Amid a wave of hype around emerging technologies three specific trends are showing the potential to help businesses transform the way they operate, according to a series of research briefs published by CompTIA, the technology industry association.
To varying degrees, artificial intelligence (AI), blockchain and virtual reality (VR)/augmented reality (AR) are staking out a more prominent role in the digital operations of organisations, the publications reveal.
“Though the majority of businesses are still on the sidelines, use cases for each of these solutions are beginning to emerge,” said Seth Robinson, senior director, technology analysis, CompTIA.
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“When you consider that these are not standalone products that you plug in and play, but building blocks to automate, digitise or streamline operations, the impacts they are already having illustrate their potential.”
CompTIA surveyed some 700 business professionals at U.S. companies to gauge their awareness and usage of AI, blockchain and VR/AR.
VR has the greatest awareness among companies aware of the trend (74% of respondents), but blockchain is having the biggest impact today (43%).
One in four companies are making regular use of AI. Just over half of current users have AI deployed in machine learning within Internet of Things implementations and IT infrastructures.
As Robinson noted, “Components such as firewalls and routers are now enhanced with AI functionality, especially as software-defined networking becomes more prevalent.”
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Early adopters are also using AI in virtual assistants (52% of current AI users); as suggestions in workflow tools (52%); in the automation of processes and tasks (48%); and as a natural language interface for workplace tools (44%).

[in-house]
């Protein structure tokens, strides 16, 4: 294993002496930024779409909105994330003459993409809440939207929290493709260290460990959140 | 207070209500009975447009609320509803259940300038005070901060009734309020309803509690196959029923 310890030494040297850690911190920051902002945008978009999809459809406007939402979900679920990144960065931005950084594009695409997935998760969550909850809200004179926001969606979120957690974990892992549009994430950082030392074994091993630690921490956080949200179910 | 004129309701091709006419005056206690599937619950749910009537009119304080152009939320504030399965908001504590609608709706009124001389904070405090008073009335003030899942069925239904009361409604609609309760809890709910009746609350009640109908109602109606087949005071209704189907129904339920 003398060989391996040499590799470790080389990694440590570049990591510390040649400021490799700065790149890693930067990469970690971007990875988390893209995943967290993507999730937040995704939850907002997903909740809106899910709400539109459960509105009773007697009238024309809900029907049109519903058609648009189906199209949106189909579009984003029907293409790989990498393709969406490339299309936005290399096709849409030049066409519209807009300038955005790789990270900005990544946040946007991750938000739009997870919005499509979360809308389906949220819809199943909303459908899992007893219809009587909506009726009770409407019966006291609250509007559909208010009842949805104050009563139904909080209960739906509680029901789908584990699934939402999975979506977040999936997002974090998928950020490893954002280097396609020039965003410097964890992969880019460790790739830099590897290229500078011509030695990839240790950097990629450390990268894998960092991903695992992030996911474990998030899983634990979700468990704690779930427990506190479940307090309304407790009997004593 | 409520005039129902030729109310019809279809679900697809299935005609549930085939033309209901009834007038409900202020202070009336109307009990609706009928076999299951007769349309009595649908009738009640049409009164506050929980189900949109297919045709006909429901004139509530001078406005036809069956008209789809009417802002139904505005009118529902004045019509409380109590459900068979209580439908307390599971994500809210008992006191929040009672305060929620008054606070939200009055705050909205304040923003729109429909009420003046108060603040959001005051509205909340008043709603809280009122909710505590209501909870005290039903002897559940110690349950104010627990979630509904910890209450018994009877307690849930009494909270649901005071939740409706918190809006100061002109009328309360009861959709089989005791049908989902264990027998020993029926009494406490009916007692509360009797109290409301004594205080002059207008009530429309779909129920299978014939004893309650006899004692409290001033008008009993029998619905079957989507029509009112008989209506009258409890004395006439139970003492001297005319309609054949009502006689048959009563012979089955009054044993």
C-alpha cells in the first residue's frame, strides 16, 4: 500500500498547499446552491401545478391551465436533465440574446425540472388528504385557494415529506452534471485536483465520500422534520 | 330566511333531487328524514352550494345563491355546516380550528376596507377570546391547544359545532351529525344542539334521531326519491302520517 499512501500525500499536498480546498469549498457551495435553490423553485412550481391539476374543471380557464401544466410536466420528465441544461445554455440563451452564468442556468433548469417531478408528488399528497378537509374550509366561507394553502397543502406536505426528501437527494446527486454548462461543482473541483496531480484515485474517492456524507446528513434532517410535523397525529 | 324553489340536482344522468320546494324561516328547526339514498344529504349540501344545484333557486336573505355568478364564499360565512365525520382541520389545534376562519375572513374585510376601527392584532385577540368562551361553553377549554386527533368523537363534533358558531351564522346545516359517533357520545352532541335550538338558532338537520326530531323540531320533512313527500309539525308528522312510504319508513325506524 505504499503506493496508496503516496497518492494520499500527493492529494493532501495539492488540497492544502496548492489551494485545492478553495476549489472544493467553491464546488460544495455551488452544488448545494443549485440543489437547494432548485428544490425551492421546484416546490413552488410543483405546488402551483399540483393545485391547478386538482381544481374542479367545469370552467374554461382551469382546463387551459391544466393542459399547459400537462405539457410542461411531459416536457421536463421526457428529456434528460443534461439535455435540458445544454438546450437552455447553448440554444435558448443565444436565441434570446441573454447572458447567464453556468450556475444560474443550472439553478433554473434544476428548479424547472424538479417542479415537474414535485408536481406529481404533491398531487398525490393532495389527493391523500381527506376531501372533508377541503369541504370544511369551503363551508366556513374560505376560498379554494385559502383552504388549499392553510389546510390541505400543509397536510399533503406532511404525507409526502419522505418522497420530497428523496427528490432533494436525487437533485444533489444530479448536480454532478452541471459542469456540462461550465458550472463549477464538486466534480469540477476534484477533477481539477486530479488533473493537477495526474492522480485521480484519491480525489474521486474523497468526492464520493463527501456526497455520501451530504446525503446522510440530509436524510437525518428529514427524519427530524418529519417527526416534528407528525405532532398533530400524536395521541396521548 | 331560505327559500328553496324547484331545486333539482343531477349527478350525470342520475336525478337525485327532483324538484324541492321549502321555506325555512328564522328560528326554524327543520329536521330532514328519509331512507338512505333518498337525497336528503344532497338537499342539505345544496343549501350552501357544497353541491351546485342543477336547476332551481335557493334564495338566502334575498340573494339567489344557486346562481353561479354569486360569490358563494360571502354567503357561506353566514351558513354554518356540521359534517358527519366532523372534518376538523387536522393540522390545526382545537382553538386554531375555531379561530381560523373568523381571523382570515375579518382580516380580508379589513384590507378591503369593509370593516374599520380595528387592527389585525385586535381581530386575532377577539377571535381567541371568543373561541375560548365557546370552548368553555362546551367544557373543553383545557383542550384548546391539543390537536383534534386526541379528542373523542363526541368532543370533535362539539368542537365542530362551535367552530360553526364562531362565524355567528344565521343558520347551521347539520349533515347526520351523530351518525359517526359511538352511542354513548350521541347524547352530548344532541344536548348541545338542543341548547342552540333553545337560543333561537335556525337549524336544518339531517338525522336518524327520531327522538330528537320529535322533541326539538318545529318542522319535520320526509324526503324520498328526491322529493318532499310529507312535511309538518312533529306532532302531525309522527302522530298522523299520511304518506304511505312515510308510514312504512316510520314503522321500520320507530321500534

Early adopters of blockchain are using it to confirm digital identities or maintain an audit trail for compliance. In fact, 52% of companies surveyed cite greater security as a driver for considering blockchain.
Common business practices such as asset management and contract agreements may also benefit from blockchain, which has the potential to remove unneeded layers to streamline these processes. Firms are also exploring the use of blockchain for distributed data storage.
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Virtual reality/augmented reality
As both VR and AR mature, the two will likely merge in applications that fall under the label “mixed reality”, according to Robinson.
Currently, one in five companies has a VR/AR initiative underway, while a slightly higher percentage (23%) said they are experimenting with VR/AR pilots.
The most common current use is in employee training, cited by 62% of early adopters. Interestingly, half of early adopters are using VR/AR in customer engagements. Other early uses include virtual meetings (47%), R&D simulations (45%) and on-the-job information – delivering information to an employee while they are engaged with a task (43%).
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